• A study by LaTrobe University researchers found German and American consumers found foods labelled plant-based were more appealing than products marked as vegan or vegetarian, but does the finding ring true for Australians? 
    A study by LaTrobe University researchers found German and American consumers found foods labelled plant-based were more appealing than products marked as vegan or vegetarian, but does the finding ring true for Australians? 
  • V2food recently recently changed its labelling to ‘plant-protein’ rather than ‘plant-based’.
    V2food recently recently changed its labelling to ‘plant-protein’ rather than ‘plant-based’.
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A study by LaTrobe University researchers found German and American consumers found foods labelled plant-based were more appealing than products marked as vegan or vegetarian, but does the finding ring true for Australians? 

 

A study by LaTrobe University researchers found German and American consumers found foods labelled plant-based were more appealing than products marked as vegan or vegetarian, but does the finding ring true for Australians? 

The research, published in Appetite, looked at how a label stating a product was plant-based, vegan, or vegetarian affected a consumer’s appraisal of the product. The plant-based products – ranging from biscuits, chocolate and pasta to sausages and cheese – were presented to respondents labelled and unlabelled and their responses recorded on five attributes – healthy, tasty, environmentally friendly, ethical, and pure.

Lead researcher Dr Matthew Ruby said that both US and German participants showed a preference for foods labelled plant-based, rating them as tastier and purer, and indicating they were more likely to buy them over the same foods labelled vegan or vegetarian.

“While our US participants also believed the plant-based foods were healthier, more ethical, and more environmentally friendly than the other labels, our German participants did not make the same connection,” Ruby said.

“This is perhaps because vegetarian and vegan labelling is more widespread in Germany, on both healthier whole food products and heavily processed foods.”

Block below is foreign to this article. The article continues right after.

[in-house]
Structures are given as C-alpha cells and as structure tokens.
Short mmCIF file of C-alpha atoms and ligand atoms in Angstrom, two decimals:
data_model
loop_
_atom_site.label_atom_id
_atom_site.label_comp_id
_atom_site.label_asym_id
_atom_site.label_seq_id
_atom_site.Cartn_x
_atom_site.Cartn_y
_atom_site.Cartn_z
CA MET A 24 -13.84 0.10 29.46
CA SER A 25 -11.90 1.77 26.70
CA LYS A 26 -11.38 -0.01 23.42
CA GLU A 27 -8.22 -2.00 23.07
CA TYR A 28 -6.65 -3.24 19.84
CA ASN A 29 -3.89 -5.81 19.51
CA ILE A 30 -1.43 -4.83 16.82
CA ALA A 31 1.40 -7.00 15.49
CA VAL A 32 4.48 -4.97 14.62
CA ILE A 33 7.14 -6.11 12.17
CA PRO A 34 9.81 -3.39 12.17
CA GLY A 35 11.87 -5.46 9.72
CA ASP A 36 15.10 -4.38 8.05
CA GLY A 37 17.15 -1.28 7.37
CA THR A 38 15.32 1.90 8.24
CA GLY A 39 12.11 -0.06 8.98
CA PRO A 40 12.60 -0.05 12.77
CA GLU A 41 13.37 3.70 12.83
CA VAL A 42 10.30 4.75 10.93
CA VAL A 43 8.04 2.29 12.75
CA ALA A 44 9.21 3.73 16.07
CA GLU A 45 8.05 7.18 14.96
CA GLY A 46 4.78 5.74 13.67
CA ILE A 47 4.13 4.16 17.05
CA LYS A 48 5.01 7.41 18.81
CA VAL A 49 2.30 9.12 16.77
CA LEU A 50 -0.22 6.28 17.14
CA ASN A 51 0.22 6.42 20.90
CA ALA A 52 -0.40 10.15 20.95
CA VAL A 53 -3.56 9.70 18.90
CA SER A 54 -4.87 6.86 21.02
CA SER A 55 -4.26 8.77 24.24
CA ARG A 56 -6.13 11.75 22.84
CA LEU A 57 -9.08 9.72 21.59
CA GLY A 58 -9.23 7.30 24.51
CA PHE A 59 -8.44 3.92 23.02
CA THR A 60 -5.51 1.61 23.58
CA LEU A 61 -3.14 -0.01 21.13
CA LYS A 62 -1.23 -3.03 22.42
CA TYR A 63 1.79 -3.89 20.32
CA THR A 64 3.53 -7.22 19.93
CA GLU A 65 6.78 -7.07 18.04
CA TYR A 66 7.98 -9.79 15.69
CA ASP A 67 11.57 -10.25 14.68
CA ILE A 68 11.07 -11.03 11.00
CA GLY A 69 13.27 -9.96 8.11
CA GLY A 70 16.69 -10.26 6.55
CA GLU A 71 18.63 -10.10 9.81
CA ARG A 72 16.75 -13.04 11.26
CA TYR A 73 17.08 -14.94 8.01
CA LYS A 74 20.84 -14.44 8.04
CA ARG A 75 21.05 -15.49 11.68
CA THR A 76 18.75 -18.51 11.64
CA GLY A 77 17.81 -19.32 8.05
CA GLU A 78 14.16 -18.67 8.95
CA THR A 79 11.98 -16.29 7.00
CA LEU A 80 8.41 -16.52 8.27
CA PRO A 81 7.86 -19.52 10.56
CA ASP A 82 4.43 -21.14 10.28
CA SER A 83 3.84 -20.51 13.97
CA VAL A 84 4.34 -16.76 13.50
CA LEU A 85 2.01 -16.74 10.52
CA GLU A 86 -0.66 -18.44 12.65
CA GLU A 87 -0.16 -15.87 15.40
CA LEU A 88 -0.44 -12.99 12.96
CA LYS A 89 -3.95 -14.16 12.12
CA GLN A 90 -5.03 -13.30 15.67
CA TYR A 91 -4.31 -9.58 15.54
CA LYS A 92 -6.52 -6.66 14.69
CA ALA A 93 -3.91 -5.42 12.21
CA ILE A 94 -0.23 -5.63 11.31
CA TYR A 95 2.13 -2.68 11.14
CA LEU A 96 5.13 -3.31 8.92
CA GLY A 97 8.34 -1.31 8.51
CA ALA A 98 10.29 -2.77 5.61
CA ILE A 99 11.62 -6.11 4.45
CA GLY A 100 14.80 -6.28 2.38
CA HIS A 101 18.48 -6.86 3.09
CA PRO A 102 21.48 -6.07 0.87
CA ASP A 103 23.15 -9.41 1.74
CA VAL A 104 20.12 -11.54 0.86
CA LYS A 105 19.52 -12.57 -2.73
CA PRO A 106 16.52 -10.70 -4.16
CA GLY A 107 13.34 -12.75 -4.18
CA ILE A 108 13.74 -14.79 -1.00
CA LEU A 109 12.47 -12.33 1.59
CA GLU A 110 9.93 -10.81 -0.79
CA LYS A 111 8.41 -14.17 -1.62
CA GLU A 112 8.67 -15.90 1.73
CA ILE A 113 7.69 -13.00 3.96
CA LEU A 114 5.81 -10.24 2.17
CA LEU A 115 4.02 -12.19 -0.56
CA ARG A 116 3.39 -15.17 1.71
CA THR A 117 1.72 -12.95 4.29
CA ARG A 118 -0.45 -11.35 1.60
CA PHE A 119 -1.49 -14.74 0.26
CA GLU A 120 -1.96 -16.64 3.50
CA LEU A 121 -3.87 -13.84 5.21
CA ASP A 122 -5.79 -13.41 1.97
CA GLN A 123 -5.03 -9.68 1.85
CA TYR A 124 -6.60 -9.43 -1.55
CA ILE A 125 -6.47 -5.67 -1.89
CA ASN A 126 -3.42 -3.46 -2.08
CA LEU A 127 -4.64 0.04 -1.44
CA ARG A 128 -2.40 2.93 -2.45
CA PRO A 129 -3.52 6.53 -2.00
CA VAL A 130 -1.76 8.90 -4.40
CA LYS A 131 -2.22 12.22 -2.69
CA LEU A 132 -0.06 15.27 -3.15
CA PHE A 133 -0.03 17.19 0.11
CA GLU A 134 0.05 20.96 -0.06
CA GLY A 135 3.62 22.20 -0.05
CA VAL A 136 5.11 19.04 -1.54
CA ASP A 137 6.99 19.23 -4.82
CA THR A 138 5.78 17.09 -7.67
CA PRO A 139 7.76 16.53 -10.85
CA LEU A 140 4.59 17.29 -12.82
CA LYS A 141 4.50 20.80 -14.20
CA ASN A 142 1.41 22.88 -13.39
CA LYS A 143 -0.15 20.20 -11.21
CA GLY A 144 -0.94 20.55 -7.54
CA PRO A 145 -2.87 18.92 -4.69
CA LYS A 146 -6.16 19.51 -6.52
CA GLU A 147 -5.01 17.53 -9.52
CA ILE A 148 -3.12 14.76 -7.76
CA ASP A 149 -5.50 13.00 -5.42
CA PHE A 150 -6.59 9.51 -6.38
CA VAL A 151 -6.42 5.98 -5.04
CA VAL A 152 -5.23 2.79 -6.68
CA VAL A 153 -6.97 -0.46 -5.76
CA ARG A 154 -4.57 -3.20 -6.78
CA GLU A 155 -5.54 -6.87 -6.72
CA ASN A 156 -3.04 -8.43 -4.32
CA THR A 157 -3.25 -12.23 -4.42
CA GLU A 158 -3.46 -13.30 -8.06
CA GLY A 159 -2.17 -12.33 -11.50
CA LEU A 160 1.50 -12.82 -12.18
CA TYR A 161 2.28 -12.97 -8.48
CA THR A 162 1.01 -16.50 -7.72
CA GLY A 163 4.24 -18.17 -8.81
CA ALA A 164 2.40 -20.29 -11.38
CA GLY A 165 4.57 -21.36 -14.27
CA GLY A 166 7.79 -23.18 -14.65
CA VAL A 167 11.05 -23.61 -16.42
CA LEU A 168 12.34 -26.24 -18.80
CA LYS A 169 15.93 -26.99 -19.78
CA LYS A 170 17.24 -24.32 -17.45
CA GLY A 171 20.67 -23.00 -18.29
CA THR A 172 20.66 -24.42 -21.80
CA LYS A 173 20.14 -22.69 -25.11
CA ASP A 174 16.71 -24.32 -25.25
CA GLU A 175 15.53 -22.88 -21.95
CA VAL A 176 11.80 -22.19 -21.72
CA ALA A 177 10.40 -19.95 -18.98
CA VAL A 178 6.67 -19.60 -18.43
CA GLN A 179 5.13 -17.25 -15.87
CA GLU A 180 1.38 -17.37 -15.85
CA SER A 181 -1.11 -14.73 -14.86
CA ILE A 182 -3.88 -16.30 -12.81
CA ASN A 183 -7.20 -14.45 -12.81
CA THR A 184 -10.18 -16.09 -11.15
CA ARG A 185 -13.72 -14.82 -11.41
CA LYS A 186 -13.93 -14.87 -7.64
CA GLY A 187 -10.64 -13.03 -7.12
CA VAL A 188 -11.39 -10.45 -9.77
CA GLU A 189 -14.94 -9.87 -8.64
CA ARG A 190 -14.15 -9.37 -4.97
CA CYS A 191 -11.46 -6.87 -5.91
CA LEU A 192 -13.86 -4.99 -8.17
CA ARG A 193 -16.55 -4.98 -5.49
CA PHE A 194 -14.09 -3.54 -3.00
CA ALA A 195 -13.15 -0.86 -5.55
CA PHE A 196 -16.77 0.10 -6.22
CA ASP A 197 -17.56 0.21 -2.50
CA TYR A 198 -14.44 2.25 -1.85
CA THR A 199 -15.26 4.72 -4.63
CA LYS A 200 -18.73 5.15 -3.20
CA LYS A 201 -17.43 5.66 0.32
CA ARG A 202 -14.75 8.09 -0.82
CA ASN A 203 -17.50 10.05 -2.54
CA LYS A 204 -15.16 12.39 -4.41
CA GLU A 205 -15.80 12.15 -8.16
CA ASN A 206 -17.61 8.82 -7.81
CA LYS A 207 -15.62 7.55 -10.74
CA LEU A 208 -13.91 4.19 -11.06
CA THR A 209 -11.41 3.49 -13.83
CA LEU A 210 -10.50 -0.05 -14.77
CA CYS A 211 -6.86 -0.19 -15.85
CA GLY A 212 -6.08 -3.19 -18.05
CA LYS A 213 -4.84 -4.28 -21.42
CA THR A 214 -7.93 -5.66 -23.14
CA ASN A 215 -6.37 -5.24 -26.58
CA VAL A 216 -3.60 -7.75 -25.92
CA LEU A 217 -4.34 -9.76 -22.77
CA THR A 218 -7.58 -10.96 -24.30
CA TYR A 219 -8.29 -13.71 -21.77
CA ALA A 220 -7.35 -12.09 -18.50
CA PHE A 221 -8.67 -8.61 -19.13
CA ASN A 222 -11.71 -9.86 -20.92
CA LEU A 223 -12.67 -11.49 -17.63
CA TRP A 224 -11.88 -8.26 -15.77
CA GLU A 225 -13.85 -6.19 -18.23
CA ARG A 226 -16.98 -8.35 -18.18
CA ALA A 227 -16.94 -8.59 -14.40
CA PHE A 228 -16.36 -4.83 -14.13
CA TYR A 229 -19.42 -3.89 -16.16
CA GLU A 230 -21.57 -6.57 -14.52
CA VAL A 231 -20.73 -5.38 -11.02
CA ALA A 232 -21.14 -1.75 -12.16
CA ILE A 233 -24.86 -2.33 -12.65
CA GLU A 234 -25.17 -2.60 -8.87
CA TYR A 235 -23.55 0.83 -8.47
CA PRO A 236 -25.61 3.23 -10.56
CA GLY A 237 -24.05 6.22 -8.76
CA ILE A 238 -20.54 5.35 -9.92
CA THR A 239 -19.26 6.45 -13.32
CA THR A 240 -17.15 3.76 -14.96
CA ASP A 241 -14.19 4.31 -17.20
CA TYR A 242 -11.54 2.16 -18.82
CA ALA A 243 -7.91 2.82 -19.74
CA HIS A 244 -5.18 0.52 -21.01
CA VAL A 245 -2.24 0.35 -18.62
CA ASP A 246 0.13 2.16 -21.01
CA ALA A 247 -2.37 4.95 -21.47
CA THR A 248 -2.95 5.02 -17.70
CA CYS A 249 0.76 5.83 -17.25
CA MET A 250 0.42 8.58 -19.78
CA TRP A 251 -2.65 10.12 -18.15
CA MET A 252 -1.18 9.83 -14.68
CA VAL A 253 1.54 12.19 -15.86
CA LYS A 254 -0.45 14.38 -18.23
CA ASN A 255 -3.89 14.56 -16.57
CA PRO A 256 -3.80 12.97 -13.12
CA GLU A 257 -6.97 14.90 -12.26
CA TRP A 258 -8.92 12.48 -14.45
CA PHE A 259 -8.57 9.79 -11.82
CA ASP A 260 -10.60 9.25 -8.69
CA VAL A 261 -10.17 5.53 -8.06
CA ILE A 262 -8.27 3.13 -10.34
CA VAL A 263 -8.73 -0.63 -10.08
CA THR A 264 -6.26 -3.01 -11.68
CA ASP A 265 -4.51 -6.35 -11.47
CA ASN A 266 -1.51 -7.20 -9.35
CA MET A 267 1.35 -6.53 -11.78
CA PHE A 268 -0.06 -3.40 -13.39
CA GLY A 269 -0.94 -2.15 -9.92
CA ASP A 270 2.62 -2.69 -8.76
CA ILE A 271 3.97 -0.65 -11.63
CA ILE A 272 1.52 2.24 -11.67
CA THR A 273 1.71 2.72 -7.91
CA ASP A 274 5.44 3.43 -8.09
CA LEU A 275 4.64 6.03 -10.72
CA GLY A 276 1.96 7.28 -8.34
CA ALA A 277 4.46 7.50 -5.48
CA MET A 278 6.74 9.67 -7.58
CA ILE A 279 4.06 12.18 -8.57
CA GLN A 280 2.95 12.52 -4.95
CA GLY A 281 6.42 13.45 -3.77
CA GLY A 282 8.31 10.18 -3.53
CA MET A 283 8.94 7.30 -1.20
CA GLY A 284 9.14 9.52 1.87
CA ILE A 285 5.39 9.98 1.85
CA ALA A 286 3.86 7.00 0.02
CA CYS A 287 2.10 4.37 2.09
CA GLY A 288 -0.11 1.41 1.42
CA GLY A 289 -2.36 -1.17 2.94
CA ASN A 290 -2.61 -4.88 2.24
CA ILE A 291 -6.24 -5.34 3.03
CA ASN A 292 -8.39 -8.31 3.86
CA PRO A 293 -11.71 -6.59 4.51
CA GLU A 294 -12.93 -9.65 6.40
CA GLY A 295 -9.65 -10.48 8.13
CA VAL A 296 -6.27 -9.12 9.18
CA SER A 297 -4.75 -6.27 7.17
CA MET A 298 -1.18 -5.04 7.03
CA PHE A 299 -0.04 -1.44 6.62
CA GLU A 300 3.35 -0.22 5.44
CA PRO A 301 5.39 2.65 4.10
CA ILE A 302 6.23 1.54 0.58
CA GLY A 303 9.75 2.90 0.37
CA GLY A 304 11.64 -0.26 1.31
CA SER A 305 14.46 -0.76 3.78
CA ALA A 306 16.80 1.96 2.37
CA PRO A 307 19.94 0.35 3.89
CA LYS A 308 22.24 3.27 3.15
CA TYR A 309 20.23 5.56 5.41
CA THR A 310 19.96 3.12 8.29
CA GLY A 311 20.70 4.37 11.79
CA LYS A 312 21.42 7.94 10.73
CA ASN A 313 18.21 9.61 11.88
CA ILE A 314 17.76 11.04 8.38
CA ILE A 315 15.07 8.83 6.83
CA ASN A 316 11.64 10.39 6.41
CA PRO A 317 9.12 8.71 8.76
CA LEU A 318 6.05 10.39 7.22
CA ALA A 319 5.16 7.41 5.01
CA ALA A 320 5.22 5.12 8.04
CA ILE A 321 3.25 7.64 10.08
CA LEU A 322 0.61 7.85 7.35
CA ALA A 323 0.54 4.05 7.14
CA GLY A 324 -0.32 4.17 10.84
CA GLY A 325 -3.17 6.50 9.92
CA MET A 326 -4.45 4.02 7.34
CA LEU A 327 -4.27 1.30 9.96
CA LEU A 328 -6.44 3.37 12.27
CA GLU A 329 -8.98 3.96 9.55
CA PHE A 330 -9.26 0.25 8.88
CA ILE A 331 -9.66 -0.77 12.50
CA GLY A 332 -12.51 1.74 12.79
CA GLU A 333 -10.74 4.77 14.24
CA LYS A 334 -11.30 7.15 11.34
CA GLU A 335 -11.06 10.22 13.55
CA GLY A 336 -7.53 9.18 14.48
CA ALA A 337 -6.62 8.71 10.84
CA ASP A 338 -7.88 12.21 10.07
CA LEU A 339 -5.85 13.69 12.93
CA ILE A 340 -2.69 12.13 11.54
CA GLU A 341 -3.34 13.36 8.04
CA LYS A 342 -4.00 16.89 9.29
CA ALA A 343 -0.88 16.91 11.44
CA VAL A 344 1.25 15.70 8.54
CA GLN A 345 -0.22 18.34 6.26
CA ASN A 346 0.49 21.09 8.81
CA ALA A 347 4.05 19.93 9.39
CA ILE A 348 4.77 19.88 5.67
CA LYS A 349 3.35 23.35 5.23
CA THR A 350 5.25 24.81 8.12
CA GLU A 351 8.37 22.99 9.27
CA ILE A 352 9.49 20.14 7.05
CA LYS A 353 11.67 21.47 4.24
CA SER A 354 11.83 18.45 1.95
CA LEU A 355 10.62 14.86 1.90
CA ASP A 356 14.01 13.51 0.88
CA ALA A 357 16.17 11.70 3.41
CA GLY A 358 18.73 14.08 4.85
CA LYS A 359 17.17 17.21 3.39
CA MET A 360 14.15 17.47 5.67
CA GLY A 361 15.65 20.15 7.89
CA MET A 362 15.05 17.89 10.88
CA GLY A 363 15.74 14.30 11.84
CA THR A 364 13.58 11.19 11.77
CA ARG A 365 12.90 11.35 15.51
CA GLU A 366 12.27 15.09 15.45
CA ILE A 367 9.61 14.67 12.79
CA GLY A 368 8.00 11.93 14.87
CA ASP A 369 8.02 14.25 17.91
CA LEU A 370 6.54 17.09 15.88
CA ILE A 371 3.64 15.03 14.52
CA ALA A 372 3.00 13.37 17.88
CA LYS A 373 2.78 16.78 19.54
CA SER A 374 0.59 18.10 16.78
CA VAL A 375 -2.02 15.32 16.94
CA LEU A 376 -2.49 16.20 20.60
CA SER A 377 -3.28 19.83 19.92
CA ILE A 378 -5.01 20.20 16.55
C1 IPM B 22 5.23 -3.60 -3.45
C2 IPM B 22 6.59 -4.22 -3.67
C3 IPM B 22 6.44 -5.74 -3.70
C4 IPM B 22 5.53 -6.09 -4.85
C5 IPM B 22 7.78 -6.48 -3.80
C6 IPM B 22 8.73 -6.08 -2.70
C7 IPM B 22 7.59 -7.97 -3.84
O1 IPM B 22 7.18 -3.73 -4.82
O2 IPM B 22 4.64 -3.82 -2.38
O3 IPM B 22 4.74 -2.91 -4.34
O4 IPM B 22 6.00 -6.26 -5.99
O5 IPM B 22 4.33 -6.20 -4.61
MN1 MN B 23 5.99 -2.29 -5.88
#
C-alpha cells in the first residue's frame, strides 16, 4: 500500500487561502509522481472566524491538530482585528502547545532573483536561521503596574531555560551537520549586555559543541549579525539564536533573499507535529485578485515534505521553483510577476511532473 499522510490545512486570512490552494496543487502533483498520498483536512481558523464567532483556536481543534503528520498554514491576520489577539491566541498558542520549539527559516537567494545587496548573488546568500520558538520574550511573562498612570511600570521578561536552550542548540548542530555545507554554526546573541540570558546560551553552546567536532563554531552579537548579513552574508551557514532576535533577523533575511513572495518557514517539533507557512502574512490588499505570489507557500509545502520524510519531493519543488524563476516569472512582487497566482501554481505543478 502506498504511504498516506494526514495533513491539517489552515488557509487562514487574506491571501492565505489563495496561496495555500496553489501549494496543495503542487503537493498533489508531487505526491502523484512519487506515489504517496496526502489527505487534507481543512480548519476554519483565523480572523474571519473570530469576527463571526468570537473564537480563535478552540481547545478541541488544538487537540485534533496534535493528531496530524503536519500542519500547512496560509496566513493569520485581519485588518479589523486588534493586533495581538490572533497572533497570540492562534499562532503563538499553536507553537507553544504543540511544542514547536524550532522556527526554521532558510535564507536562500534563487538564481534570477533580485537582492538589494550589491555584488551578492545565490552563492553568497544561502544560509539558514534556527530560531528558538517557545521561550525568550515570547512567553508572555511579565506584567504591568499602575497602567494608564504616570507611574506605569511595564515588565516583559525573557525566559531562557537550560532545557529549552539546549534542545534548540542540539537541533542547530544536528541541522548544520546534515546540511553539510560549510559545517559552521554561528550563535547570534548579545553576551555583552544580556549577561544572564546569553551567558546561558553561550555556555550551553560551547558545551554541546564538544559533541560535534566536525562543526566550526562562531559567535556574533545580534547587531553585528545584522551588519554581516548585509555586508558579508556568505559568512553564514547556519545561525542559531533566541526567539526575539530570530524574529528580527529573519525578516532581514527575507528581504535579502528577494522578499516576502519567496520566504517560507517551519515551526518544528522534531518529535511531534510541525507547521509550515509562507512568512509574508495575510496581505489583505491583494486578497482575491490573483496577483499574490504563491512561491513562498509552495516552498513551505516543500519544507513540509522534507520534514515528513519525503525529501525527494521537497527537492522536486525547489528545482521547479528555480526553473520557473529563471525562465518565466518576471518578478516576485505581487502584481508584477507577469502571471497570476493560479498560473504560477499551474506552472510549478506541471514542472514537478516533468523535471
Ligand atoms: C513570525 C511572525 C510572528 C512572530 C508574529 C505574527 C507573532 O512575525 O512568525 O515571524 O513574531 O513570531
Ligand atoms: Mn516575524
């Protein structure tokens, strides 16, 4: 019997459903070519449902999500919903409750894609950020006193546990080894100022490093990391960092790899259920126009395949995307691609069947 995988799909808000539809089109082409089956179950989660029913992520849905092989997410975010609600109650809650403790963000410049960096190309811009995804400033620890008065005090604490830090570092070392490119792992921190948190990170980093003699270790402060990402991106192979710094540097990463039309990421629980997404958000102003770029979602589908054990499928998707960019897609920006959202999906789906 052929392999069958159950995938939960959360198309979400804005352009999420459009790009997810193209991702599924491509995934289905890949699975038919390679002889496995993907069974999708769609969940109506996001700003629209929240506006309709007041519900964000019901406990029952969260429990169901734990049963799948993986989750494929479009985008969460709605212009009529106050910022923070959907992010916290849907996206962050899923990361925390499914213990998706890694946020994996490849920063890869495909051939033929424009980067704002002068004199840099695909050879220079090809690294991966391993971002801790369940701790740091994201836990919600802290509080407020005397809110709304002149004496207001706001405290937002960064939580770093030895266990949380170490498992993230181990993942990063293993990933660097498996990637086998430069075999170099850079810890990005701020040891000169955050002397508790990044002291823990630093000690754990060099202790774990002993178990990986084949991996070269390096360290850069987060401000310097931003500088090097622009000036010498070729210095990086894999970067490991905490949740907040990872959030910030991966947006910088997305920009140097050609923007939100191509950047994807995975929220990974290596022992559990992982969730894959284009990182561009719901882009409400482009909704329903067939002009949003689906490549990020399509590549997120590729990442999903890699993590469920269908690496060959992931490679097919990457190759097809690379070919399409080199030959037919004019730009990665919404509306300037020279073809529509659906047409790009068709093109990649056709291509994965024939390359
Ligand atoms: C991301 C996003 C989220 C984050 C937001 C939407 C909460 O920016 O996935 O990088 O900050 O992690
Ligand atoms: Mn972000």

Contrary to what Ruby and the researchers were expecting, neither consumers’ information-seeking tendencies or their pre-existing attitudes towards plant-based foods influenced the effects of the labels.

“Anticipated taste was a strong and consistent predictor of purchase likelihood for all labelled products, but the ethical and pure attributes also accounted for unique variance in this outcome variable,” the study found.

Food & Drink Business asked v2food GM ANZ, Nathaniel Tupou, if the findings rang true for its Australian customers. V2food has been at the forefront of plant-based meat in Australia, launching in 2019 and most recently launching a new business unit, Flexitarian Meal Solutions.

Tupou said the company completed a consumer research project in December examining the motivations and drivers for Australian consumers in relation to plant-based protein products.

“We captured and analysed more than 16,000 consumer decisions, which reaffirmed a lot of the insights we had around our potential new customers,” Tupou said.

“They're looking for products that taste delicious, are high in protein and healthy, that are convenient and easy to work into the meals they already consume. At v2 we've found when we've had success in reaching new customers it can usually be tracked to developments in these areas.

“New generation versions of existing products that are tastier, driving improved nutrition and higher health ratings in our products, or launching products that are familiar and easy to consume, are all areas that have allowed us to reach new customers.”

Tupou said v2’s research takes the research’s findings one step further. V2food’s vegan and vegetarian customers are loyal but represent a small number of customers compared to the number looking to reduce their meat consumption.

“Between these sets of customers, the motivations to buy are different but they do cross over when it comes to health and taste. As a result, we don’t label our products as vegan, or vegetarian and we’ve recently moved one step further labelling our products ‘plant-protein’ rather than ‘plant-based’.

V2food recently recently changed its labelling to ‘plant-protein’ rather than ‘plant-based’.
V2food recently recently changed its labelling to ‘plant-protein’ rather than ‘plant-based’.

“Getting the number one health benefit (protein) in the labelling of our product is an insight we believe helps all customers shortcut their decision making to one of the core benefits of our product,” Tupou said.  

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